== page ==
Eric Johnson — Live in Austin
I‘m back in the saddle again as that paragon of American Idolatry, Steven Tyler would say.
I remember Steve and Co. from Civic Arenas in a couple of states and songs like Rats In the Cellar. Never imagined he would go from being one half of the Toxic Twins to a talent judge, but hey, life is about growing…or something. Anyhow, thanks to everyone who comes here and keeps coming here and all of that. The blog is rapidly closing in on the 10,000 visitor mark and that’s great considering what it is and how much work I’ve put into it lately. I’ve seen that a few visitors have clicked onto the shopping cart items for some of the instructional items I’ve profiled. AWESOME. I wish you all of the best with your desire to play and your continued development! Me…did a lot of gigs this summer and have been trying to bring this musical interactive project to fruition but I’ve hit some snags. I’ll get there sooner or later.
This quick post is just to give a shout out to this DVD of Eric Johnson live in Austin Texas on the well-known and award-winning Austin City Limits. Recorded in 1988, this performance, along with the breakout album, Ah Via Musicom two years later, put EJ on the map as a Texas guitar force to be reckoned with. While he certainly has all of the roots music abilities one associates with that part of the country, it is obvious that Eric has also integrated many other styles and possesses a completely stunning progressive technique. Not only that but he might be the most meticulous guitarist to ever “spank the plank” as Billy Gibbons would say. Johnson has said in interviews he can tell the difference between something as minute as the type of battery in one of his effects boxes. Now that’s focused! Here’s one of my favorite tracks, Desert Rose from the DVD. You can see and hear how he simultaneously sounds like Texas and something completely different.
Back in the day players were very quick to focus on Eric’s soloing style (which features really fast picking, oddball scalar choices, string skipping and seamless integration of various effects choices along with an absolutely beautiful touch). His chording/comping style is also really brilliant and he has that cool “textured” approach, which maybe began (in the modern era) with Jimi Hendrix + modern technology, which forever after would allow players to coax so many different sounds out of the instrument. EJ takes the whole idea even further and is able to combine touch and effects to accentuate various passages and/or parts of his songs to achieve a 6-string symphony of sorts. Put all of this together, along with the really great rhythm section of Kyle Brock on bass and Tommy Taylor on drums and you get a super-duper powerful presentation that is good not only in and of itself for viewing enjoyment, but also provides a mother lode of ideas to work into your own guitar explorations. Watch how Eric plays Jimi — very impressive. Always loved this song and a band I was in used to play it. Notice all of the amps EJ has behind him — incredible combination of sounds MAN! (His version of Are You Experienced from this DVD is also mindblowingly good!)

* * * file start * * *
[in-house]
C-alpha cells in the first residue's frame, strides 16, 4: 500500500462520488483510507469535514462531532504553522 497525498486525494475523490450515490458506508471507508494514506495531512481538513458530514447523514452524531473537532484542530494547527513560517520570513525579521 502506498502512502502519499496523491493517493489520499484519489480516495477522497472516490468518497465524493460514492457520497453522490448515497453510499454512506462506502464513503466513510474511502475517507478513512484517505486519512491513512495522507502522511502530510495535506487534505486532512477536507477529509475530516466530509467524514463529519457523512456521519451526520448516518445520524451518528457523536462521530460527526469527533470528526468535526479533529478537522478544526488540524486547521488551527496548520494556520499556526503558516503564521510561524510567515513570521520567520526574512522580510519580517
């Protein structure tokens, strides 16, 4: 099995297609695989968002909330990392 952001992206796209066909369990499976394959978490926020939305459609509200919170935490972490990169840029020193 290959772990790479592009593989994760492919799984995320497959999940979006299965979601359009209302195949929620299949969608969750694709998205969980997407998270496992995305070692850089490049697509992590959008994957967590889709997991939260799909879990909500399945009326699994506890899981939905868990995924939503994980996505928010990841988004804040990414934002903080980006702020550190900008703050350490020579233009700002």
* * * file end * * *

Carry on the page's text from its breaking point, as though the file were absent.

Through the magic of Youtube, clips of Eric’s instruction video can be yours with the price of a click. I would encourage you to buy the whole thing though to get the full picture of what he is doing just like I advise you buy the whole concert on DVD. I have it and it’s great to pull out and watch every once in awhile. What’s amazing is as soon as you try to work in a string skipping passage or focus on how and where your hands are playing a lick or a chord, you can completely change the sound and it may lead you onto other things that can either 1) get you out of a rut, 2) make a cover of a song you’re doing sound like something else entirely or 3) aid you in expanding your technique to include stuff you can pull out spontaneously at a jam or live. It’s all about more tools in the toolkit and EJ has a veritable warehouse full of tools for sure.
Since these early days of Eric’s career he has attained the stature of a bona-fide modern guitar hero. After winning a Grammy Award for Cliffs of Dover in 1990, he has released several successful albums, formed a permanent side project named Alien Love Child and performed on the G3 tours multiple times with fellow guitar stars Steve Vai, John Petrucci and Joe Satriani. Here’s an interesting interview with EJ from 2010 right before he released his album Up Close, which includes guitar or vocal performances by Jonny Lang, Jimmie Vaughan and Steve Miller. Obviously, 25+ years later, Eric Johnson has successfully achieved respect as a world-renown iconoclastic guitarist/multi-instrumentalist while never betraying the vision and values that are already in full bloom on this very heavy performance in Austin from his early days. Here’s a G3 tribute to the late Stevie Ray Vaughan done as only Eric can. He has moved the possibilities what a guitarist can do up a few notches during his career and that’s about as cool as it gets.